Oddly enough, the new Lumix camera is capable of doing 4K video. Evidently that’s supposed to be something desirable. All the other digital cameras I have do video in some form or another, but I’ve never done more than try out the function to see if it works. I have one nice video of hummingbirds swarming the feeder (see the still image above), but since none of my work is worth spending money on to present I don’t have a premium account here that allows me to post the actual video. In my youth I shot some 8mm and Super8 film, and even had quite a few movie cameras. Once I even made an entire stop-motion animated movie (it wasn’t very good). But despite these dalliances with video I never had any serious interest in making them, and still don’t. This is particularly peculiar considering I’m rather fond of classic movies and have quite a few on DVD. Sometimes enjoying something is best done from the sidelines, not from within the ‘game’.

So I will stick to documenting those things I feel I need to make a record of, and indulging my artistic desires with the kind of images I’m familiar with making. Not because old dogs can’t learn new tricks, but because sometimes old dogs are happier with the familiar antics they already know how to perform.

Frosted Fir



Getting the hang of it

The Lumix ZS60 is starting to produce some decent pictures. I have to say it has taken me longer to get this camera ‘usable’ than any other. It still needs the colour balance turned down a little bit, but that and the other settings are almost exactly right now. The camera definitely has an ‘artistic bent’:

Two birds flying
Another sunset
Refreshed snow

It still can’t take a decent moon shot, though:


Snapshots it can handle:

Snow pawtrol

Close-ups went from this:


To this:

Snow cocoon

And the detail on medium shots is now fairly good:

Make of it what you will

Edit to add: I’ve now got the colour temperature set to 7800°K, and it seems to be right for the light here;

Orange in snow

So now that I’ve finally got the camera settings where it will produce a good picture, what I need is some good shooting opportunities.

Unfortunately according to the forecast it’s about to snow heavily. *sigh*


The best laid plans

For some time now I have been lamenting about the lack of an affordable ‘normal’ focal length lens for my Canon APS-C DSLR. They have a 24mm, a 40mm, and a 50mm in the under $200 price range, but a 30mm-35mm choice is missing from the lineup. To get something that works out to ‘normal’ for this camera (crop factor 1.6, making 32mm roughly equivalent to 50mm on a 135 camera) you have to spend a lot of money. The Sigma 30mm seems to be the best choice at $629 +tax.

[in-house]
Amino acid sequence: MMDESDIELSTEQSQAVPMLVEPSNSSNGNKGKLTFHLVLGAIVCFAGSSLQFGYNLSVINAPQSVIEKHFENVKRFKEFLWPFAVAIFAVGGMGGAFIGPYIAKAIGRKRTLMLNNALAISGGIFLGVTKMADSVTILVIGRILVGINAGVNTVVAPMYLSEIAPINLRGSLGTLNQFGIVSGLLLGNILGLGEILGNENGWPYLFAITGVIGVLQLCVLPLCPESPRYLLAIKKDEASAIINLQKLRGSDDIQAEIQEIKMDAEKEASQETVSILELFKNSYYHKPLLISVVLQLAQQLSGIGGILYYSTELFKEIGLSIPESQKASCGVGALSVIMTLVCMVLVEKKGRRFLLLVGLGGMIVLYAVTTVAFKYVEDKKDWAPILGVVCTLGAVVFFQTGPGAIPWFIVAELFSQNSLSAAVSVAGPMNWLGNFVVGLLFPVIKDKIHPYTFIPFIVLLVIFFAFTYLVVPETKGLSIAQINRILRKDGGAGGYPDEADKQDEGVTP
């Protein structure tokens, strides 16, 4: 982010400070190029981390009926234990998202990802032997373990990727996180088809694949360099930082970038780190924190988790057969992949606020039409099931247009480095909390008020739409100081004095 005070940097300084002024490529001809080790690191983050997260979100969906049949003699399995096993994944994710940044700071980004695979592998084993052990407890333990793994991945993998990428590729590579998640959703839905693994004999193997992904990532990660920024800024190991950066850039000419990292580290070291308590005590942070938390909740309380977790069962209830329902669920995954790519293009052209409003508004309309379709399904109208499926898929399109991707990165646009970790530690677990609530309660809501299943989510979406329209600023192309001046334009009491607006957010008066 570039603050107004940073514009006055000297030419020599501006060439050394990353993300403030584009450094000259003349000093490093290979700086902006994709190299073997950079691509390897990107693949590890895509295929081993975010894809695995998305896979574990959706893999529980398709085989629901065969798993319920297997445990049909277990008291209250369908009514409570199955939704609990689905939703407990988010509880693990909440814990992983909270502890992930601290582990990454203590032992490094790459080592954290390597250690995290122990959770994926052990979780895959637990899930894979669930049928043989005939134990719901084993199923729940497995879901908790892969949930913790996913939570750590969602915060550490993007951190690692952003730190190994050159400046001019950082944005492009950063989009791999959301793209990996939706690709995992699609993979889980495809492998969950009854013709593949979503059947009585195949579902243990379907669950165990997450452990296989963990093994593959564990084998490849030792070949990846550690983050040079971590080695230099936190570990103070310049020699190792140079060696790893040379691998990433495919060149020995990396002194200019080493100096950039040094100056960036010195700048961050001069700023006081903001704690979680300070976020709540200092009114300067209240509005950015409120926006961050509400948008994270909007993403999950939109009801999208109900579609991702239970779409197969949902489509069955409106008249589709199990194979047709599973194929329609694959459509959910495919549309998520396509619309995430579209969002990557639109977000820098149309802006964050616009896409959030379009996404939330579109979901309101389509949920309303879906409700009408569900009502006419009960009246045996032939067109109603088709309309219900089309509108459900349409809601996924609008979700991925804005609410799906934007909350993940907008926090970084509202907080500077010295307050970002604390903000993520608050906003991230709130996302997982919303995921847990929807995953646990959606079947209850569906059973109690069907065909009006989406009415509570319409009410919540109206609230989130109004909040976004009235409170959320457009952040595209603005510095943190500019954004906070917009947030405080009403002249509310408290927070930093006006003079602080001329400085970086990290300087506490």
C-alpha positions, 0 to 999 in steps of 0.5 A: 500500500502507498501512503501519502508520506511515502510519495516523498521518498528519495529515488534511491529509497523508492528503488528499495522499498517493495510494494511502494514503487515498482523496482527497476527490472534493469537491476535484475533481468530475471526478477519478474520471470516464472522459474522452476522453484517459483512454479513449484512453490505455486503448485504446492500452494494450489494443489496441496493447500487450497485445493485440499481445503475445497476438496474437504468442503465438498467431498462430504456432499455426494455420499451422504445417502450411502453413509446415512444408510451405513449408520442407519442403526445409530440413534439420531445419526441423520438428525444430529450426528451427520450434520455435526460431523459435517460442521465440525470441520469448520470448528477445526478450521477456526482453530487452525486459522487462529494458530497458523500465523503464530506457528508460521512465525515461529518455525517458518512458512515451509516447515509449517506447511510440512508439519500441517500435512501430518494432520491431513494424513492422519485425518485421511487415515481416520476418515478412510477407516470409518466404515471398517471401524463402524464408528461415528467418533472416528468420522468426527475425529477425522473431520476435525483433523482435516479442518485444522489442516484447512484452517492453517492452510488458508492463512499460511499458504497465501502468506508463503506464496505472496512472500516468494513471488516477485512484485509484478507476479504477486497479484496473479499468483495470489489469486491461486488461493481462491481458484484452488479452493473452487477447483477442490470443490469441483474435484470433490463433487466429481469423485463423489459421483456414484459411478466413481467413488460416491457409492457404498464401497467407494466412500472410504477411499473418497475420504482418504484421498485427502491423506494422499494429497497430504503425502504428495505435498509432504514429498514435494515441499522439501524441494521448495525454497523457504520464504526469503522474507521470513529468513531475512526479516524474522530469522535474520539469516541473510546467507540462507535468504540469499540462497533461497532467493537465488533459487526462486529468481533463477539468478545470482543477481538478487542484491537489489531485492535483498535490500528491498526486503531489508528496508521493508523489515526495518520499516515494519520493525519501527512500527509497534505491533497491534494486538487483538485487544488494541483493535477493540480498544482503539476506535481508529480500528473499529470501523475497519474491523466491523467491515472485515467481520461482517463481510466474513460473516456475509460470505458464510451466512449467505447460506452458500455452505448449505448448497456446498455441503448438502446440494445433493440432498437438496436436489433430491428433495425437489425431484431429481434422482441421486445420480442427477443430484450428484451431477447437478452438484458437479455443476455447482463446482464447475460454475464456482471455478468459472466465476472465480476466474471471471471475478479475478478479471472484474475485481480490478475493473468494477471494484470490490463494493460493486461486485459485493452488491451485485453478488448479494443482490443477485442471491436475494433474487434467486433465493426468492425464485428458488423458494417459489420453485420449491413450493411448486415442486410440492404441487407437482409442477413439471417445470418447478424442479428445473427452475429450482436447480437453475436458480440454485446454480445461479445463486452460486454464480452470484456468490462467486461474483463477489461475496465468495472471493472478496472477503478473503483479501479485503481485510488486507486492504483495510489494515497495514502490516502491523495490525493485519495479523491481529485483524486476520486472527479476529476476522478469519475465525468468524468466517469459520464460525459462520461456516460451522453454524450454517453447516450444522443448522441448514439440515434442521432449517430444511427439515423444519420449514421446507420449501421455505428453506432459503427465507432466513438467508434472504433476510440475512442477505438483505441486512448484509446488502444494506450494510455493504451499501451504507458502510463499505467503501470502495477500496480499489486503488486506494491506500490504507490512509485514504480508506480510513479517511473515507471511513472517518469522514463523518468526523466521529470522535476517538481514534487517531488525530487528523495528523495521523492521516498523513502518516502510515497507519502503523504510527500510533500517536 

The question is; would I really use it enough to justify the purchase? In the past I’ve shot a huge number of pictures with normal focal length lenses, so I probably would. But “probably” isn’t “absolutely”.

Fortunately I have a way of testing the hypothesis: a 35mm Super Takumar M42 that adapts easily to the T100. Okay, I’ll put it on and shoot a dozen or so images to see if I’d really use this particular focal length now (I know I shoot mostly in the telephoto range, hence the hesitancy to make the purchase). What I’m looking for is how often the ‘normal’ field of view would suit my purposes.

The downside of this particular lens (aside from the lack of aperture coupling and autofocus) is that the thorium in the glass has turned it yellow. On the left we have Duncan as he appears through the yellow haze, on the right the necessary white balance correction to restore at least semi-accurate colour (yes the snow really does reflect blue).

Unfortunately trying to slog through a foot of snow isn’t easy, which limited my area of picture-taking. This was confounded by the interesting way the low-angle light illuminated the surroundings: my body was unable to wander far, but my mind had no trouble being distracted from the task at hand and going off in its own direction.

Cropped – which I shouldn’t have done
Hard to resist shadow patterns
Oh look – now we’re on the moon
The sun set

Oh well. Maybe the next time the sun shines around here I’ll remember what I’m trying to do and take uncropped, straightforward shots that will actually have some bearing on evaluating the usefulness of the particular focal length. :p

Of course the arrival of the Lumix camera is also interfering with this test, but mainly it’s weather and shooting opportunities that keep me from completing projects. In fact of four I started some time ago, I only managed to finish one. At least I won’t be running out of things to do.

Out of the cold

Looks like we’re warming up around here. For example Sunday morning it was -18°C, which is warmer than it had been in a week, and got up above freezing by afternoon. Now they are predicting more highs above freezing coming up every day this week. Massively different from the arctic conditions we’ve just suffered through.

To that end, a few things I shot while it was so cold. Most were taken inside in fact, even though they show the freezing outside.

Window on the frozen world
Ice snakes
A spray of darkness
Crystal forest
Some other land
Staying warm

I didn’t get the new camera last week. Hopefully it will show up early this week so I can try it out in the sunshine … and warmth.